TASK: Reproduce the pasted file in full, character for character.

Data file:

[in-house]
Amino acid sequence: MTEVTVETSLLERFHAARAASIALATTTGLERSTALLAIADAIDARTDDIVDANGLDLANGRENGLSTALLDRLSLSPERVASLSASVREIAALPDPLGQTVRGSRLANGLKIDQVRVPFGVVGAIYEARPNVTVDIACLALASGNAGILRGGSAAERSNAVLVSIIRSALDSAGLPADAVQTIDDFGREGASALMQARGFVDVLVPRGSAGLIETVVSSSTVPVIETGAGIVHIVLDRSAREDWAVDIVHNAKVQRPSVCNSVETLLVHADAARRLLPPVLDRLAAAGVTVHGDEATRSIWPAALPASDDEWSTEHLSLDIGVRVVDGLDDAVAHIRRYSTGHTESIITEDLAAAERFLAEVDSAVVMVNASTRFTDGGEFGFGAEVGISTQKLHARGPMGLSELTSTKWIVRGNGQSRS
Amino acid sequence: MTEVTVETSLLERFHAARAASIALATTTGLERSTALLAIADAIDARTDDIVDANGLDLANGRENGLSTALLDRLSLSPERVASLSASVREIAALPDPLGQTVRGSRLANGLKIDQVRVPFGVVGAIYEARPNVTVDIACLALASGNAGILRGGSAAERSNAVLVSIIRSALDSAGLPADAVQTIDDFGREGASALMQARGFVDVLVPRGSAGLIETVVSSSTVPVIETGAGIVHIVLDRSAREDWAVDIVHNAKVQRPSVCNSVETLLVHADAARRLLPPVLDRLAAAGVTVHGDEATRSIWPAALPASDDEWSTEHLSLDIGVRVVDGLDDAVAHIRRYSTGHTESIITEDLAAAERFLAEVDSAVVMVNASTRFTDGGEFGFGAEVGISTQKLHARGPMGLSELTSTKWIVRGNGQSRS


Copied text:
[in-house]
Amino acid sequence: MTEVTVETSLLERFHAARAASIALATTTGLERSTALLAIADAIDARTDDIVDANGLDLANGRENGLSTALLDRLSLSPERVASLSASVREIAALPDPLGQTVRGSRLANGLKIDQVRVPFGVVGAIYEARPNVTVDIACLALASGNAGILRGGSAAERSNAVLVSIIRSALDSAGLPADAVQTIDDFGREGASALMQARGFVDVLVPRGSAGLIETVVSSSTVPVIETGAGIVHIVLDRSAREDWAVDIVHNAKVQRPSVCNSVETLLVHADAARRLLPPVLDRLAAAGVTVHGDEATRSIWPAALPASDDEWSTEHLSLDIGVRVVDGLDDAVAHIRRYSTGHTESIITEDLAAAERFLAEVDSAVVMVNASTRFTDGGEFGFGAEVGISTQKLHARGPMGLSELTSTKWIVRGNGQSRS
Amino acid sequence: MTEVTVETSLLERFHAARAASIALATTTGLERSTALLAIADAIDARTDDIVDANGLDLANGRENGLSTALLDRLSLSPERVASLSASVREIAALPDPLGQTVRGSRLANGLKIDQVRVPFGVVGAIYEARPNVTVDIACLALASGNAGILRGGSAAERSNAVLVSIIRSALDSAGLPADAVQTIDDFGREGASALMQARGFVDVLVPRGSAGLIETVVSSSTVPVIETGAGIVHIVLDRSAREDWAVDIVHNAKVQRPSVCNSVETLLVHADAARRLLPPVLDRLAAAGVTVHGDEATRSIWPAALPASDDEWSTEHLSLDIGVRVVDGLDDAVAHIRRYSTGHTESIITEDLAAAERFLAEVDSAVVMVNASTRFTDGGEFGFGAEVGISTQKLHARGPMGLSELTSTKWIVRGNGQSRS